KU study finds Asian Americans hit hardest by COVID-19 unemployment, but exactly why is unclear
photo by: Chris Conde/Journal-World File Photo
Four researchers at the University of Kansas found recently that Asian Americans have been hit harder by unemployment related to the COVID-19 pandemic than any other minority group in the United States, but the reason why isn’t exactly clear.
Since the pandemic took hold in March, Asian Americans have suffered the greatest percentage of overall job losses and lost jobs at a 9.7% higher rate than white workers among those with less education, the study found.
ChangHwan Kim, a KU professor of sociology co-wrote a new article titled “COVID-19 and the Decline in Asian American Employment” with university graduate students Andrew Taeho Kim, Scott Tuttle and Yurong Zhang, according to a KU news release.
Professor Kim said in the news release that typically in times of economic disaster, Asian Americans have been more or less exempt from the job losses that strike other groups. But with COVID-19, that hasn’t been the case, he said.
The study narrows this down to two possible explanations: workers are voluntarily leaving their jobs, or they’re leaving due to discrimination.
“Compared to other racial groups, Asian Americans are more keenly aware of the danger of this virus. It first affected people in China, then spread to Korea. So Asian Americans know the danger because they hear from relatives in these countries. Maybe there’s additional concern in their community,” Kim said in the release.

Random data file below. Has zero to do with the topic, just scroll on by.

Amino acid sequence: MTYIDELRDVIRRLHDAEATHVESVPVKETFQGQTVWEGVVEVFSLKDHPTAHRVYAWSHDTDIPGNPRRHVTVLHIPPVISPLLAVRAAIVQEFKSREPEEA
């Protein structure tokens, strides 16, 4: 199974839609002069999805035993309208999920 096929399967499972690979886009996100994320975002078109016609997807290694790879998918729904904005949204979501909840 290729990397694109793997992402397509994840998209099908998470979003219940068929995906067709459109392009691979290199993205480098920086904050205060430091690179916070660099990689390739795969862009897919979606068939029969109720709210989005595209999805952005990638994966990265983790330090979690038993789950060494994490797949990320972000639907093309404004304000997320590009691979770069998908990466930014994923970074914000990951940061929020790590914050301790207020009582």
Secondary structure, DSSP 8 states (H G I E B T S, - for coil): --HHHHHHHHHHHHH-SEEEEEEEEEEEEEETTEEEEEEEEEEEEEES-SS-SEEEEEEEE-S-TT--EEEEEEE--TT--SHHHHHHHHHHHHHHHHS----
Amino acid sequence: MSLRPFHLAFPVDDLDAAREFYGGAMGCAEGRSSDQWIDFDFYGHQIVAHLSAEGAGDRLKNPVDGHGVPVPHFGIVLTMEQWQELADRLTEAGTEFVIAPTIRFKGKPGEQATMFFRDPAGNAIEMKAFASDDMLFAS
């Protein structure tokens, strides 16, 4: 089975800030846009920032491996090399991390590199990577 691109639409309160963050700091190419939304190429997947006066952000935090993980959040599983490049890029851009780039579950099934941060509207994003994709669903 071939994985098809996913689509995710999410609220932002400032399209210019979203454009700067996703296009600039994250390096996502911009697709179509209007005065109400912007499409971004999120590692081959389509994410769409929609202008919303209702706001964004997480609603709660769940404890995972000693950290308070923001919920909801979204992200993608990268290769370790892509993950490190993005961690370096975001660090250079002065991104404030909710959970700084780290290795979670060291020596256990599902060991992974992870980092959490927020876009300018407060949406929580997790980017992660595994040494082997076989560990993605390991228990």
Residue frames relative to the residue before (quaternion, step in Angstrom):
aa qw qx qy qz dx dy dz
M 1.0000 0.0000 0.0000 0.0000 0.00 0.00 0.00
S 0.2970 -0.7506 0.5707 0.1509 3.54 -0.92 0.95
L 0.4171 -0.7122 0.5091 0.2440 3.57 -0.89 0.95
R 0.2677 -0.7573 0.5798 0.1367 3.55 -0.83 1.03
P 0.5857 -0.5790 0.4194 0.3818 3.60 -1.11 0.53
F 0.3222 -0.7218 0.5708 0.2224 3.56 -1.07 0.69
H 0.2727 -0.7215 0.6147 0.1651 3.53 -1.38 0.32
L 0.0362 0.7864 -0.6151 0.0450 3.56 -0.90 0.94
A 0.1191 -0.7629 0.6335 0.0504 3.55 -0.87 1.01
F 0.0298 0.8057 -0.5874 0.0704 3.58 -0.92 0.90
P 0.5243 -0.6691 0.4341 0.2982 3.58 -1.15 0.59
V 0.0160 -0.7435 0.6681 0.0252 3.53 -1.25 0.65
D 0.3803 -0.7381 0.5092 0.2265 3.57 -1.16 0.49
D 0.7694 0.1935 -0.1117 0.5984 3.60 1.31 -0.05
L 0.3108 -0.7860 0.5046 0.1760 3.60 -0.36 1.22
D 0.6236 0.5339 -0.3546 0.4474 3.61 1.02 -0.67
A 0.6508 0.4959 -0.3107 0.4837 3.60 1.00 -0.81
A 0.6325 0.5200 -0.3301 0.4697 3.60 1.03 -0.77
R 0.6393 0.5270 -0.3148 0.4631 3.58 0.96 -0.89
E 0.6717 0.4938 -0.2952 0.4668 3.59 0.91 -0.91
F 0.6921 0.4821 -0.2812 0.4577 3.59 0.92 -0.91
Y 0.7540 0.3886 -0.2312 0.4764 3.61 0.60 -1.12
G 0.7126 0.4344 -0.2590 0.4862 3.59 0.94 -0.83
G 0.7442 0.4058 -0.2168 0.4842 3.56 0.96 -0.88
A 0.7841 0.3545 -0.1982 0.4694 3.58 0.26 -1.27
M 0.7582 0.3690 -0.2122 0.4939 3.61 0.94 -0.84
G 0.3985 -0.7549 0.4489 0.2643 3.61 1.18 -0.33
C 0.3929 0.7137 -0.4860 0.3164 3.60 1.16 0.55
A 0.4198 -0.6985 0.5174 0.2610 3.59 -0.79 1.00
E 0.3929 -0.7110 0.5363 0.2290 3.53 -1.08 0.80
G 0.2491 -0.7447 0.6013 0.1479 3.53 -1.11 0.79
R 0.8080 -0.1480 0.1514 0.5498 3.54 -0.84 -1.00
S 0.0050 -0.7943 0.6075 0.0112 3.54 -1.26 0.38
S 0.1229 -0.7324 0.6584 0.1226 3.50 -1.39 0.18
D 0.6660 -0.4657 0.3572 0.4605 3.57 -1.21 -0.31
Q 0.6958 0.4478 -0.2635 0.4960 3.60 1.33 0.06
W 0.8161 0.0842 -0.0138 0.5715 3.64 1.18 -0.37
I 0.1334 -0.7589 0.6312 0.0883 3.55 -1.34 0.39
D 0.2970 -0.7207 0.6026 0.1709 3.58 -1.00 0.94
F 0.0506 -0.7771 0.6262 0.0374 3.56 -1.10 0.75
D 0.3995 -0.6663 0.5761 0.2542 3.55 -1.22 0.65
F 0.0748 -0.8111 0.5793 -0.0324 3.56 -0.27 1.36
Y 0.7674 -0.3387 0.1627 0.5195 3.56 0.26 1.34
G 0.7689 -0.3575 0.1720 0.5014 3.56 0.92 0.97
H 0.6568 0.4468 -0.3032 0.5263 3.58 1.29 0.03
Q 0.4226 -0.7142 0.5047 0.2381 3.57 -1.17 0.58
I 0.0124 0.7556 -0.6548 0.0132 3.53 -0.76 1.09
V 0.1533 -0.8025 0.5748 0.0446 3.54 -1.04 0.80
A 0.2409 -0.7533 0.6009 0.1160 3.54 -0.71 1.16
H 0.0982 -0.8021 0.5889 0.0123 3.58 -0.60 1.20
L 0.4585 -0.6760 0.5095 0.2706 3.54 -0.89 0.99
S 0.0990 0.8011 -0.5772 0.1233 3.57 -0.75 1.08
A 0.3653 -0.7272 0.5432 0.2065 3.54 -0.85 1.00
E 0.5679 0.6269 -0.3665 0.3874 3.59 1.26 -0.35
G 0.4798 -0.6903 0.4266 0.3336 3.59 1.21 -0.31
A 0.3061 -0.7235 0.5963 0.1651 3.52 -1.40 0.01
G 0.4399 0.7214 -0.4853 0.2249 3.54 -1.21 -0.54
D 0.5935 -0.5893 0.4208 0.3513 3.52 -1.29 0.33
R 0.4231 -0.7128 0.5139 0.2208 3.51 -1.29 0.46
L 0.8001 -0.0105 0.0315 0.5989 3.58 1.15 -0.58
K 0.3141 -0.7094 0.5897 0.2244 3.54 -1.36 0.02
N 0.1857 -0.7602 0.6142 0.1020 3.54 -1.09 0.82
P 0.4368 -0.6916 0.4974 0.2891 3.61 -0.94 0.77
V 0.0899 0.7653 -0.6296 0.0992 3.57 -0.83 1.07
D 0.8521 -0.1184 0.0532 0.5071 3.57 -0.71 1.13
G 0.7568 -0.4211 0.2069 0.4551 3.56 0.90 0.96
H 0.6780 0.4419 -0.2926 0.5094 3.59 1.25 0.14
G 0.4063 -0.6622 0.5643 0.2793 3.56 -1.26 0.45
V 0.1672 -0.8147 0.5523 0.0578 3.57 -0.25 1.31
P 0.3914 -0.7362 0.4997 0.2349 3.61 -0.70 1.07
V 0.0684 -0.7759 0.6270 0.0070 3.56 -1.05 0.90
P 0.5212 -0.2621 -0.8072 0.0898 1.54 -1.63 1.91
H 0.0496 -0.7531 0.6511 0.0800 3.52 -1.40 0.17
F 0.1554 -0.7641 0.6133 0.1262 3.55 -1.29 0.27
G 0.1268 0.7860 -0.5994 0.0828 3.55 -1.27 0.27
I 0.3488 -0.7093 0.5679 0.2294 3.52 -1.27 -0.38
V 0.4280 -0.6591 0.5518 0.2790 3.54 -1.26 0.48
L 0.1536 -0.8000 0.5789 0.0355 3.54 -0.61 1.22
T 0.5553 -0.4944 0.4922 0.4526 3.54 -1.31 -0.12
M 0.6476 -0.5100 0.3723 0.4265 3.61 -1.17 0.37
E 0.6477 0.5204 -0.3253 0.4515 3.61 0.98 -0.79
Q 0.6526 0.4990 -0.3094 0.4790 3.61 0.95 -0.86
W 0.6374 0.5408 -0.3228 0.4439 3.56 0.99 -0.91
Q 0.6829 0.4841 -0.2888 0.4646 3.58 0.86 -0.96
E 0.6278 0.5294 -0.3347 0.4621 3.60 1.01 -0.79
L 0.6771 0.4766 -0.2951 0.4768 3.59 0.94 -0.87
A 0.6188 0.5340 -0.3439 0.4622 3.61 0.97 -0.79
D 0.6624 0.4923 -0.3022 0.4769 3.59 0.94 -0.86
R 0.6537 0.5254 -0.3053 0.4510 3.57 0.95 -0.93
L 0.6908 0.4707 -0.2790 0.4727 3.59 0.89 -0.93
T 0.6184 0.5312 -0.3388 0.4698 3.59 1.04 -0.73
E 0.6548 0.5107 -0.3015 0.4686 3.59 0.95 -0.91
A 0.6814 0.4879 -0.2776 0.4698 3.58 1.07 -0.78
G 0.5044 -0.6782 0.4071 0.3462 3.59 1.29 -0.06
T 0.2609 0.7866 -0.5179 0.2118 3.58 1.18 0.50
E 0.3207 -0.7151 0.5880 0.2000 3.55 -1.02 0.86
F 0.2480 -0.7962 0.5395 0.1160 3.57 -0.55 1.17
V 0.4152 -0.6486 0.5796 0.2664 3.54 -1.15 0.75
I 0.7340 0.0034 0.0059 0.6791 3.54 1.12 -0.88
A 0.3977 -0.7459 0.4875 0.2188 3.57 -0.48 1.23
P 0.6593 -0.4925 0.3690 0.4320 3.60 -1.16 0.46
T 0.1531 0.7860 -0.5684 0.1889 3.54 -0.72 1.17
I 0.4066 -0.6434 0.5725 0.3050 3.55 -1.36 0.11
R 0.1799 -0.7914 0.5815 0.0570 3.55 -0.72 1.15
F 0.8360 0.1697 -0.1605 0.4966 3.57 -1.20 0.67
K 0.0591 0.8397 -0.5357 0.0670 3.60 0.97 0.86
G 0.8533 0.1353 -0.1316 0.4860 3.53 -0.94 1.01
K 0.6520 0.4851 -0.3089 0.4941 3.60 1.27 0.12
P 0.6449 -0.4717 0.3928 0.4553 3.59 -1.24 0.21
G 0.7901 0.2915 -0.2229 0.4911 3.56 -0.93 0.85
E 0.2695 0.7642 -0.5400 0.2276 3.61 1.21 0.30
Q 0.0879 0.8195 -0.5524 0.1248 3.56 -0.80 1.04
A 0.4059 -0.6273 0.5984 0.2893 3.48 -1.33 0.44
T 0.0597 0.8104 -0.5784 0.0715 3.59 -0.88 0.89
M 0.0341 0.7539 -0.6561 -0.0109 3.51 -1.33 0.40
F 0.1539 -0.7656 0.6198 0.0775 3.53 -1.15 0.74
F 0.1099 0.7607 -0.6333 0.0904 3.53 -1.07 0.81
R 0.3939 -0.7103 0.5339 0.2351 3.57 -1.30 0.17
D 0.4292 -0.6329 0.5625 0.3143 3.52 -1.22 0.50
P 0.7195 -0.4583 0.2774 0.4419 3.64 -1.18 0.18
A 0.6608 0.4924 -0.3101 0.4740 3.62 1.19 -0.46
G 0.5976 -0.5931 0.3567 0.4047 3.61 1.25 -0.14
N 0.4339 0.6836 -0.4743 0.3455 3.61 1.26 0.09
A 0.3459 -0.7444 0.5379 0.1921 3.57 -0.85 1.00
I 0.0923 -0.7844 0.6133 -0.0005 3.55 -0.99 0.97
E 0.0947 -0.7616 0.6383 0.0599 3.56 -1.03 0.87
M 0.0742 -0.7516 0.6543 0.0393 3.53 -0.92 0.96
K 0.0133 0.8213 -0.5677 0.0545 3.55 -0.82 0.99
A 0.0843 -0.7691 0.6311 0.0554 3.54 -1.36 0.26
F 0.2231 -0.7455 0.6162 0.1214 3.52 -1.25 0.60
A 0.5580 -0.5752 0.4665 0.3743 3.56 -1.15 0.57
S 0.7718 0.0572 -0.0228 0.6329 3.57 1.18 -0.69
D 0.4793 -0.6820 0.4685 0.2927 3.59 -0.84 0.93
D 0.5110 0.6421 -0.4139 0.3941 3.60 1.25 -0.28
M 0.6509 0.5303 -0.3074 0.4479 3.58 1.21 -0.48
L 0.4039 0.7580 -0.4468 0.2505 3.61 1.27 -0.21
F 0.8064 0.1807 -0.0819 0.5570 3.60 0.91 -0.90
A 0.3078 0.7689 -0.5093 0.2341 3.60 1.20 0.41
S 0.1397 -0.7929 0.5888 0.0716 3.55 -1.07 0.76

Also uncovered in the study is that the discrimination Asian Americans potentially face in the work environment due to the pandemic is layered: COVID-19 originated in Wuhan, China, and President Donald Trump still regularly uses racist phrases such as “the China Virus” or “Kung Flu” to describe the deadly respiratory disease. And while these are the prevailing discrimination factors, underlying them is the level of education a worker has received.
“For the well-educated workers, they are relatively more secure,” Kim said. “But for the less-educated workers, it’s actually easier to discriminate. If you look at what happened to African Americans before the pandemic, usually less-educated workers are more discriminated against in the market.”
The article mentions that the lower level of education that workers have, the more likely it is that their job involves some form of manual labor or physical interaction with people that workers with higher education may be in a position to shield themselves from.
“This creates a hostile environment. The FBI has reported that hate crimes against Asian Americans have increased dramatically because of this,” Kim said.
In the news release, Kim predicted that if a COVID-19 vaccine were made available soon and the economy could pull itself out of a recession, job numbers for Asian Americans would return to what they were pre-pandemic.
The article has been published virtually in a journal called Research in Social Stratification and Mobility.